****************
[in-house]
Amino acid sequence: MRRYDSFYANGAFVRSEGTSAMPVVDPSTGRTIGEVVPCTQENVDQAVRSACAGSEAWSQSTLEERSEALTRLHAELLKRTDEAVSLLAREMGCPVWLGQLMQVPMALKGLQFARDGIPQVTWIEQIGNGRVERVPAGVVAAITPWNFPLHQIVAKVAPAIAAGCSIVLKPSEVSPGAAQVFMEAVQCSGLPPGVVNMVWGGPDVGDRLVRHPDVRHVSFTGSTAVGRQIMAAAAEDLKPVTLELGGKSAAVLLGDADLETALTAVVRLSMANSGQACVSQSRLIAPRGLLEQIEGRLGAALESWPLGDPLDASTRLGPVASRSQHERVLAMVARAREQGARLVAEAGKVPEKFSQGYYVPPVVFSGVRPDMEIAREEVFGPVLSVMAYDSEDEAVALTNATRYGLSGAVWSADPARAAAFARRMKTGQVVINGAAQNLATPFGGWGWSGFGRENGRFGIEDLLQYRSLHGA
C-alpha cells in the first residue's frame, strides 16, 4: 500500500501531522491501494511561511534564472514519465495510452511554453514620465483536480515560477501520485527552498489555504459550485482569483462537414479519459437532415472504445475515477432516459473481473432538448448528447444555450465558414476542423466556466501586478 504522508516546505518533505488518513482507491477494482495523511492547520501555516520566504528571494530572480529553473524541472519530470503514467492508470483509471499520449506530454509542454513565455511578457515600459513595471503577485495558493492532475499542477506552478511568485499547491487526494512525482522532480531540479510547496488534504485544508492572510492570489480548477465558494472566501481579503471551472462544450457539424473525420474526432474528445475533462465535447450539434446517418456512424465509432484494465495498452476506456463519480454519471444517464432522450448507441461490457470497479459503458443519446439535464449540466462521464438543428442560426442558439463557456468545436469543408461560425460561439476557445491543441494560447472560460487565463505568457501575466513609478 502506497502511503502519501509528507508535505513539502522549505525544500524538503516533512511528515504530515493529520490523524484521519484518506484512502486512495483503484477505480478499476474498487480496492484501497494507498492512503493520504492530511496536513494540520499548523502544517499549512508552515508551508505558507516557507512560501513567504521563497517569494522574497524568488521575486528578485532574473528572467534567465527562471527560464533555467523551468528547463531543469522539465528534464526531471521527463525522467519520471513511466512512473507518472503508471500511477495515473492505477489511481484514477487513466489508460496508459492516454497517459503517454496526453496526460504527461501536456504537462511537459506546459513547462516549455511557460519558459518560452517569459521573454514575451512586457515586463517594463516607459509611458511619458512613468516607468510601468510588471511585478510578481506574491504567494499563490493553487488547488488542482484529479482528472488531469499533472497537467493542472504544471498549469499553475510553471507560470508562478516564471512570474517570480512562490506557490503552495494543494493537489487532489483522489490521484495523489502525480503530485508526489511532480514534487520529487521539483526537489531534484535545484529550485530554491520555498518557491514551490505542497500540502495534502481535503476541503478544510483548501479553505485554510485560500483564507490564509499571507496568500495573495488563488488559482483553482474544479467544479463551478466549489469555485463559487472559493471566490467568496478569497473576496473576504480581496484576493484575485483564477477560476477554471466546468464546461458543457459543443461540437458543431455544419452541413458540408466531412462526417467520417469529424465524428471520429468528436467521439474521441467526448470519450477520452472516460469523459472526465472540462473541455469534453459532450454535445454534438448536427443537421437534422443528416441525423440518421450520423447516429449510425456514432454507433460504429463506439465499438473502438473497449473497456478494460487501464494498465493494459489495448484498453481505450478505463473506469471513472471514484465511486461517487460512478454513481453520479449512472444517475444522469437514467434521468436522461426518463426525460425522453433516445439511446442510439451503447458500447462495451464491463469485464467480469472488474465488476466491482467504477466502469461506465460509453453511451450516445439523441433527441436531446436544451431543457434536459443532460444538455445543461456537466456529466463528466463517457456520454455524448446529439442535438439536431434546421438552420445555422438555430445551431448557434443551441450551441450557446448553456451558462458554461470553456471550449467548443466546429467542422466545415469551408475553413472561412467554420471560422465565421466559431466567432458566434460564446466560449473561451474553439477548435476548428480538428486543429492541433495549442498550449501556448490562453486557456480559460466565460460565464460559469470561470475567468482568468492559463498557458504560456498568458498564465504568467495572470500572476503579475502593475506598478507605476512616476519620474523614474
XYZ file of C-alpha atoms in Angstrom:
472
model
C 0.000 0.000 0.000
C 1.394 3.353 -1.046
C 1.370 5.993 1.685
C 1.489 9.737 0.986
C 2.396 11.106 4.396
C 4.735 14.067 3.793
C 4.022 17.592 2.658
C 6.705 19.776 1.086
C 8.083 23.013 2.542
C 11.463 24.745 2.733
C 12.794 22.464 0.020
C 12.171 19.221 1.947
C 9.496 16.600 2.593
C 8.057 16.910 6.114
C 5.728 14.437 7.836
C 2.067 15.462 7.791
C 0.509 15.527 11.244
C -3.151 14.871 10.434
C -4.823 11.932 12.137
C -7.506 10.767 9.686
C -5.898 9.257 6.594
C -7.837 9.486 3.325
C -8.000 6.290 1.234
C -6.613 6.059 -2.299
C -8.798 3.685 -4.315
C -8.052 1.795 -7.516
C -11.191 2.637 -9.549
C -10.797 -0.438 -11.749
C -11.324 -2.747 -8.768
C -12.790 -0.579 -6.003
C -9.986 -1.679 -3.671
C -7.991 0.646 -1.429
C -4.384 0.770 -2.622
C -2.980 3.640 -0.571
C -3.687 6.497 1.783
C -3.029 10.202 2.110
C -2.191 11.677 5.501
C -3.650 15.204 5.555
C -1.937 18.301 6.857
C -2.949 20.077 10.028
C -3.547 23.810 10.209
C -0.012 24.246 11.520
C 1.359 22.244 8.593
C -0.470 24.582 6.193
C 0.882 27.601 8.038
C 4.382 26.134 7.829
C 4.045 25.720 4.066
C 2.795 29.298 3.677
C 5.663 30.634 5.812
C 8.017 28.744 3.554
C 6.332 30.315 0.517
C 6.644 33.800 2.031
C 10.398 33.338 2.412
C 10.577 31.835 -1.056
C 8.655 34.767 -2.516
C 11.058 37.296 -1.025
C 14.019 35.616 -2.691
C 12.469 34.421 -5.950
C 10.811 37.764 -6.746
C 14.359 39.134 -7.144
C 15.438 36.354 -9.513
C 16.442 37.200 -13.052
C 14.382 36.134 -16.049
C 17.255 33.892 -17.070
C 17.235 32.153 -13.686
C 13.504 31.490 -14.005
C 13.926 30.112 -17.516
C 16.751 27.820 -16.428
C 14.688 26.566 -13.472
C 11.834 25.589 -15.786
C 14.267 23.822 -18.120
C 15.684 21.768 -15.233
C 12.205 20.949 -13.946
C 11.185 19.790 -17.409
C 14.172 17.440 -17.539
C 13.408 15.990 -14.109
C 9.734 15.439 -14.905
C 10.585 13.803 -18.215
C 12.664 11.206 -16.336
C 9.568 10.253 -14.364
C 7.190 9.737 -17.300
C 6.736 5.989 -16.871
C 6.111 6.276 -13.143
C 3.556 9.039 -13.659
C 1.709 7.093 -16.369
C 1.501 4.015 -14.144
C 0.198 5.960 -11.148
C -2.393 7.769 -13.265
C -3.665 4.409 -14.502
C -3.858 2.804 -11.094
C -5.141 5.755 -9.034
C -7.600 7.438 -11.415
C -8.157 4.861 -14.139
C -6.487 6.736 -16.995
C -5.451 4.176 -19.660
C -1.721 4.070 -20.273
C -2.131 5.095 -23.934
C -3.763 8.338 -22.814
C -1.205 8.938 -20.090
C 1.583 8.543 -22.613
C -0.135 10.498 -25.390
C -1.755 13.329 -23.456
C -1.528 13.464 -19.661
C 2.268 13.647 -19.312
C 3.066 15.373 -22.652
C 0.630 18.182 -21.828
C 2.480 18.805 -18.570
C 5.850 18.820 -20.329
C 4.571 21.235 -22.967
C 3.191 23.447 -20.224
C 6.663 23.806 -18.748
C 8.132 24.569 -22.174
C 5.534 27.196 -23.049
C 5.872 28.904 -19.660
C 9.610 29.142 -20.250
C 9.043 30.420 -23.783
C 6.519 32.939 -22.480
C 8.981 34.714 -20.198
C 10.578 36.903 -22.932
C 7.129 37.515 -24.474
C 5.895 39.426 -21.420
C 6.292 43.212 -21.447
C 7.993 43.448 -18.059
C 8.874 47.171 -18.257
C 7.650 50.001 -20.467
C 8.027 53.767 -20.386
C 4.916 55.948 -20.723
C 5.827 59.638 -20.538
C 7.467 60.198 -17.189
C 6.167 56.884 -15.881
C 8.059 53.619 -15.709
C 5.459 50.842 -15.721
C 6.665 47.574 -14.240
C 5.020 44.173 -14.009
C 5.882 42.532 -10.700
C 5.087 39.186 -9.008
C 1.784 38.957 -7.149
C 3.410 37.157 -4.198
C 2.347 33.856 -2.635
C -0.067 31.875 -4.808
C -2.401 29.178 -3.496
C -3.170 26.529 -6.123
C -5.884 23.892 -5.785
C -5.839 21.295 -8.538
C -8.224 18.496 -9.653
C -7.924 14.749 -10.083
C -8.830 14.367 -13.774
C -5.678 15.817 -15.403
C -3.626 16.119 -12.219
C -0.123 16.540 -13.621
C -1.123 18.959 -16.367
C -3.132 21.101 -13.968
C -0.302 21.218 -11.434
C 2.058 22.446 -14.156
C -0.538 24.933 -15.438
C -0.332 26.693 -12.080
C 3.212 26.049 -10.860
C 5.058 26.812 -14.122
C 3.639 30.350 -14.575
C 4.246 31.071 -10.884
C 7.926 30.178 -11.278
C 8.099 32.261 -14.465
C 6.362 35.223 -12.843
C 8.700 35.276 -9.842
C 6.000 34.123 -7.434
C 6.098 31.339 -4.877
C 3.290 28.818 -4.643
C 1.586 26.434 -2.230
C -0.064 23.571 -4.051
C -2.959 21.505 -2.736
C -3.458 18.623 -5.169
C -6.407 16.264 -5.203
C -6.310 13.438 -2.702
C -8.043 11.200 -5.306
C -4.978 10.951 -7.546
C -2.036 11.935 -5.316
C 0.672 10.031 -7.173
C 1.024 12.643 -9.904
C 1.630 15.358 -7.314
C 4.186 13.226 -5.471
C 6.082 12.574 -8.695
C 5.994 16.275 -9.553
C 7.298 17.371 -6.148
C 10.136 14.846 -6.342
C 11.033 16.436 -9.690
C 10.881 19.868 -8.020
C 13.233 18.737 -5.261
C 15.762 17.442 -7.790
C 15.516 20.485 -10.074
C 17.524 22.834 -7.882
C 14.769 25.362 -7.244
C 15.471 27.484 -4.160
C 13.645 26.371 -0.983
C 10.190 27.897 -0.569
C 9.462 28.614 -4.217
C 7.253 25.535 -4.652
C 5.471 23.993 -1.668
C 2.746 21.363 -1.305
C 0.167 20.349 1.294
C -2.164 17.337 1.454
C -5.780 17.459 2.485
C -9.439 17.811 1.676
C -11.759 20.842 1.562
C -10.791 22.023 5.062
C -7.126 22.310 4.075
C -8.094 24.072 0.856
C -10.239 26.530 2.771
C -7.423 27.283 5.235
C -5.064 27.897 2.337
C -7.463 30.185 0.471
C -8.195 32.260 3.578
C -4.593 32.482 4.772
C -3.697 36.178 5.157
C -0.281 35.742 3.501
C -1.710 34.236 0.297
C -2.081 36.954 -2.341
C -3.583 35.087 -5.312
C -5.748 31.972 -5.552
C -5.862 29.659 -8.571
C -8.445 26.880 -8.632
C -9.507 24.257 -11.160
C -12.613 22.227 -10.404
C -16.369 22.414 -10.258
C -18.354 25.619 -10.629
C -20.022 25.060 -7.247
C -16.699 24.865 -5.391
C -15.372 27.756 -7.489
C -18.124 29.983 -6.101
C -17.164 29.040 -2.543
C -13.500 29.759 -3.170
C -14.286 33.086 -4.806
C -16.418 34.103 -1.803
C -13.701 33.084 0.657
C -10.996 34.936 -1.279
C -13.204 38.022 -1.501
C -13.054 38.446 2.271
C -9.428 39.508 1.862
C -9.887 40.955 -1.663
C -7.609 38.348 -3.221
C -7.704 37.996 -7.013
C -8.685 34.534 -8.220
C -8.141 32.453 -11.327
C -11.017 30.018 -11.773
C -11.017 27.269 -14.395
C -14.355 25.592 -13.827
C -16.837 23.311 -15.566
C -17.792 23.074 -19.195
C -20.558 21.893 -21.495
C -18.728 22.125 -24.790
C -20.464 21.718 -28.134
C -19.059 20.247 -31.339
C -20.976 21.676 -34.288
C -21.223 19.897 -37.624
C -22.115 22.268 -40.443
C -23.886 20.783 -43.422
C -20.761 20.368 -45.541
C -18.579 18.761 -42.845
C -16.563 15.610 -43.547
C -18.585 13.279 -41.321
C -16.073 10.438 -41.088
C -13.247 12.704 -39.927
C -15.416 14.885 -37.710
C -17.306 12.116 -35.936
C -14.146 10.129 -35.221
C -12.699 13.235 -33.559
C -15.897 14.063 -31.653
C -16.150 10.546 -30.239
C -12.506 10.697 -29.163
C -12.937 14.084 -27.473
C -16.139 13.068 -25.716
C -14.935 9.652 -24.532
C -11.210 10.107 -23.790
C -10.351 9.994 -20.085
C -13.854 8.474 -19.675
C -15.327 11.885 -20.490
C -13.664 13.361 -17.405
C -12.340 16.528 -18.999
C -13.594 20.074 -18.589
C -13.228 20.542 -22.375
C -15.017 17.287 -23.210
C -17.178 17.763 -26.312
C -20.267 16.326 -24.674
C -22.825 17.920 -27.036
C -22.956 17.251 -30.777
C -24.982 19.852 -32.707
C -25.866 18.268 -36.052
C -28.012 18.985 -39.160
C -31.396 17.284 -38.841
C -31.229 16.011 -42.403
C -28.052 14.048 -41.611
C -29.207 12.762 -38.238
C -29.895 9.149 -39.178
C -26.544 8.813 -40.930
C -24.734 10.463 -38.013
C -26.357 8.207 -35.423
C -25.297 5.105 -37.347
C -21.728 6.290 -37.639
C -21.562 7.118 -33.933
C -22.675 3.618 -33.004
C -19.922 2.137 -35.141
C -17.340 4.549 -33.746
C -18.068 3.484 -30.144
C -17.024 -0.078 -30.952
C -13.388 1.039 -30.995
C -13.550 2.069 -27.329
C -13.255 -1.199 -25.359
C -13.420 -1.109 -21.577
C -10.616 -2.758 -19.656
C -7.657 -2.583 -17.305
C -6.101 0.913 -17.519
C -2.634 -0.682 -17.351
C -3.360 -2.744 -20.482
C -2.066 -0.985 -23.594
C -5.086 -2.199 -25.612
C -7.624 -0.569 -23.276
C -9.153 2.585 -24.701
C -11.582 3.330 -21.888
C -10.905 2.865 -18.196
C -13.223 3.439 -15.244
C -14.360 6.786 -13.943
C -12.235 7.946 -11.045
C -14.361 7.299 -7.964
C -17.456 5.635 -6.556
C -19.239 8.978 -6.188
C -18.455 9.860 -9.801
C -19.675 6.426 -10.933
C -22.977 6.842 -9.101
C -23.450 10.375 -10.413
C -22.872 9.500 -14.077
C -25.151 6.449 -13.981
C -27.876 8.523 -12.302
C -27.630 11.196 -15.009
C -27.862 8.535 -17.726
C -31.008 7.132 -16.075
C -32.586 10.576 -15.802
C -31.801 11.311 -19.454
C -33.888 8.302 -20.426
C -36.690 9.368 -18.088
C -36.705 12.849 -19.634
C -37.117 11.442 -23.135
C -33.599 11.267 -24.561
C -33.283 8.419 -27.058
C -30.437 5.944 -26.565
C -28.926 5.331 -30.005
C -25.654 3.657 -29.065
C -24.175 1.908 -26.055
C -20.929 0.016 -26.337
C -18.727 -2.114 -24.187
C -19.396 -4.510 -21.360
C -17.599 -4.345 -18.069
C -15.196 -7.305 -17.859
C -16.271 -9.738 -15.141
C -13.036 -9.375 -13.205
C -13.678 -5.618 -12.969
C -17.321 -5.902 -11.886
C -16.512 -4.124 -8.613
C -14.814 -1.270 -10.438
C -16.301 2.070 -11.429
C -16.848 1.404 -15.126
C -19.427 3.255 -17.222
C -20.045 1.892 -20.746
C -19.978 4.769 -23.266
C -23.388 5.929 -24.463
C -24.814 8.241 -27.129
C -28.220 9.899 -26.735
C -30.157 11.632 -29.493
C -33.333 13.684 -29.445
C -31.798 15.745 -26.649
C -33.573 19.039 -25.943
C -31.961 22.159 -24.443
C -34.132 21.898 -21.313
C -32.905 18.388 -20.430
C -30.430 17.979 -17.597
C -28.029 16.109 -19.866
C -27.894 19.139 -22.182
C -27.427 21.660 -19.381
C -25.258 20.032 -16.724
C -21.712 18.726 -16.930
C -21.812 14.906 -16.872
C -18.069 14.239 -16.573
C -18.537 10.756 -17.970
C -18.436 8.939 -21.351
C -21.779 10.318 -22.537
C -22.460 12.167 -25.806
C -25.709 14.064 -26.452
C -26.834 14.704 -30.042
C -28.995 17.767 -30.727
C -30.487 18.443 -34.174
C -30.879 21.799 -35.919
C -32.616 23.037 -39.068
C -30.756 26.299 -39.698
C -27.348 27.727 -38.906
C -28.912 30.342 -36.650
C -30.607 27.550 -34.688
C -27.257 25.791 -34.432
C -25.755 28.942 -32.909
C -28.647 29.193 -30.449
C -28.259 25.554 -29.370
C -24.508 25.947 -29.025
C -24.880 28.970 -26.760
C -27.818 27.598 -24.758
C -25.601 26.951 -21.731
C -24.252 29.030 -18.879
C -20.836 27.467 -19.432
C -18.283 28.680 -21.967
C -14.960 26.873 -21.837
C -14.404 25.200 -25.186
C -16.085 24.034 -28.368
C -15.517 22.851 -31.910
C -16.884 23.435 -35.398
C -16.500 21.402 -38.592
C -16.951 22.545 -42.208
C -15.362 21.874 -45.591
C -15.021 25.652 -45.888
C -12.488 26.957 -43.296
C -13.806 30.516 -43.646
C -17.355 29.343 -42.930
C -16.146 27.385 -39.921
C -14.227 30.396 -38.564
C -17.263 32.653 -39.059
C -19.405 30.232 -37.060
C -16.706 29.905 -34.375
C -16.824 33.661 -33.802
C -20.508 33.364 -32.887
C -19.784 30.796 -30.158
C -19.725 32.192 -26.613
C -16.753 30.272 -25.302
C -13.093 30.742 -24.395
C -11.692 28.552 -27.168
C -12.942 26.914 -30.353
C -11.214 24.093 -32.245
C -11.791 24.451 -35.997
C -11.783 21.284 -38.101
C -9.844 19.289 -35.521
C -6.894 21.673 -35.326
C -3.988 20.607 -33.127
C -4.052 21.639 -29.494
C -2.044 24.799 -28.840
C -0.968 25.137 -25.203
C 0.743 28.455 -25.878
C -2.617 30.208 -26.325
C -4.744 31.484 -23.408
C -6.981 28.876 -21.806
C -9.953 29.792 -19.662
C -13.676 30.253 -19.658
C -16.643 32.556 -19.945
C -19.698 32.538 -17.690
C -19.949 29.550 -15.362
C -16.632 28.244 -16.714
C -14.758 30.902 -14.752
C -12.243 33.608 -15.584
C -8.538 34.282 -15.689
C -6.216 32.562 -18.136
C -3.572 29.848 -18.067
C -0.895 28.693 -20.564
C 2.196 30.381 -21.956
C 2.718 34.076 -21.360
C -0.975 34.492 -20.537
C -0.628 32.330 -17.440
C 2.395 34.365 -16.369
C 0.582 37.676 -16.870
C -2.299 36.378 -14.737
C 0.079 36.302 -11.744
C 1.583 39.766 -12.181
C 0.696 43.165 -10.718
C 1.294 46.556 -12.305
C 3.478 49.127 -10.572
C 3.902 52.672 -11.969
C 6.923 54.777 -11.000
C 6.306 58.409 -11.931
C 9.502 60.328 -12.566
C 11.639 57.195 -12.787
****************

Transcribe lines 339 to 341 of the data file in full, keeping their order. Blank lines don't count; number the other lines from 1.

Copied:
C -27.862 8.535 -17.726
C -31.008 7.132 -16.075
C -32.586 10.576 -15.802